public Node createNode() {
    Transaction tx = getGraphDb().beginTx();
    Node node = null;
    try {
        node = graphDb.createNode();
        System.out.println("new nodeId = " + node.getId());
        tx.success();
    } catch (Exception e) {
        tx.failure();
        e.printStackTrace();
    } finally {
        tx.finish();
        return node;
    }
}

public Node addNodeProperty(Node node, String propertyName, Object propertyValue) {
    Transaction tx = getGraphDb().beginTx();
    try {
        node.setProperty(propertyName, propertyValue);
        tx.success();
    } catch (Exception e) {
        tx.failure();
        e.printStackTrace();
    } finally {
        tx.finish();
        return node;
    }
}

public void shutDown() {
    graphDb.shutdown();
}

public void registerShutdownHook() {
    Runtime.getRuntime().addShutdownHook(new Thread() {
        @Override
        public void run() {
            graphDb.shutdown();
        }
    });
}
}

Every helper method is pretty much structured the same exact way as getNode(Long id) and createNode(), of course some have a little more logic but nothing very complex as I just want to learn with this.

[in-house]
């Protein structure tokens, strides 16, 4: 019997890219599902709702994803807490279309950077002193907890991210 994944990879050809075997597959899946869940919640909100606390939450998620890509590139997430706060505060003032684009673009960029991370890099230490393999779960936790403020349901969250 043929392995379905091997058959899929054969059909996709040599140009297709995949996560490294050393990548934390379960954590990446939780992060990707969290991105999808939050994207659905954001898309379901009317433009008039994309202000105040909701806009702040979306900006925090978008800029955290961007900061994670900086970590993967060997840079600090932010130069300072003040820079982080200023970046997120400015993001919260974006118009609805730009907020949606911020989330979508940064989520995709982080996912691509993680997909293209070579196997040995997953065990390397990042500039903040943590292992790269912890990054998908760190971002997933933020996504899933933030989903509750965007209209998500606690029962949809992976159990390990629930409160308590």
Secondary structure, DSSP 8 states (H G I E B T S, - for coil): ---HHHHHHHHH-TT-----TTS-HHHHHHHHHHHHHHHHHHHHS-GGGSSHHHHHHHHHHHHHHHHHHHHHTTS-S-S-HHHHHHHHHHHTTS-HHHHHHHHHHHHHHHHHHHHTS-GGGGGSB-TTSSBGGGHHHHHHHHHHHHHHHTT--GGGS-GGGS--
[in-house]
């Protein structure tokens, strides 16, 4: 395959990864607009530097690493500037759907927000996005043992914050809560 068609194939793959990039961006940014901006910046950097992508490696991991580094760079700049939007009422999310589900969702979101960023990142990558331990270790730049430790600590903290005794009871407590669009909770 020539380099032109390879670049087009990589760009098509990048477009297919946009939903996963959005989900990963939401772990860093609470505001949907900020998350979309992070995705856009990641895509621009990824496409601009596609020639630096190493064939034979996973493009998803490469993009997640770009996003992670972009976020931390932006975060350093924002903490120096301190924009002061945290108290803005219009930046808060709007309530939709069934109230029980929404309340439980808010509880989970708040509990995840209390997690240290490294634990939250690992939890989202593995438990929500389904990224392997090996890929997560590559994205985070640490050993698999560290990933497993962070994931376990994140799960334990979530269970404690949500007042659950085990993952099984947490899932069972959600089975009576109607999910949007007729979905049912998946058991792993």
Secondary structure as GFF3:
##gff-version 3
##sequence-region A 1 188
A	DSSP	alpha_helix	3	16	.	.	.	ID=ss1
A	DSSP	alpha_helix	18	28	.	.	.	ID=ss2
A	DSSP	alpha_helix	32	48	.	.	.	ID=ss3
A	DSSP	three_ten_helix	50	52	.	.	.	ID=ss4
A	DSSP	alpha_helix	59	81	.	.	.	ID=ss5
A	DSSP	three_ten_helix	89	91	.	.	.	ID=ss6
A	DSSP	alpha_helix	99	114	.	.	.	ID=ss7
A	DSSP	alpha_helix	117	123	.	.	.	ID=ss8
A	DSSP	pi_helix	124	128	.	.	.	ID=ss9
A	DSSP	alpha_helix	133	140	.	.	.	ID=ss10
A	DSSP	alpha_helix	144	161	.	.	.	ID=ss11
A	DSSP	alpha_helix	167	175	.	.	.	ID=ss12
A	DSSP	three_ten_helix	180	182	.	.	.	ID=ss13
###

So, finally to my question(s):
* Is this the proper way to go about handling these transactions? Or, should I implement some type of transaction manager?
* Also, should I be calling shutdown after every transaction?
* Maybe this should be handled at the client session level instead of the application level?

This class stays in server memory until the server (http/jvm) is restarted (if you're familiar with jsf, applicationScope) so it seems a little overkill to be calling shutdown after every transaction.

EDIT: I'm actually torn on which answer below to mark as accepted because they both answer my question to some extent or another. So, if you're wondering why an answer wasn't accepted, that's why.

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3 Answers 3

Don't see a GraphDatabaseService as an SQLConnection or similar, it's a long lived instance and starting stopping it frequently removes a lot of benefits gained from a long lived such instance and imposes a lot of big unecessary overhead.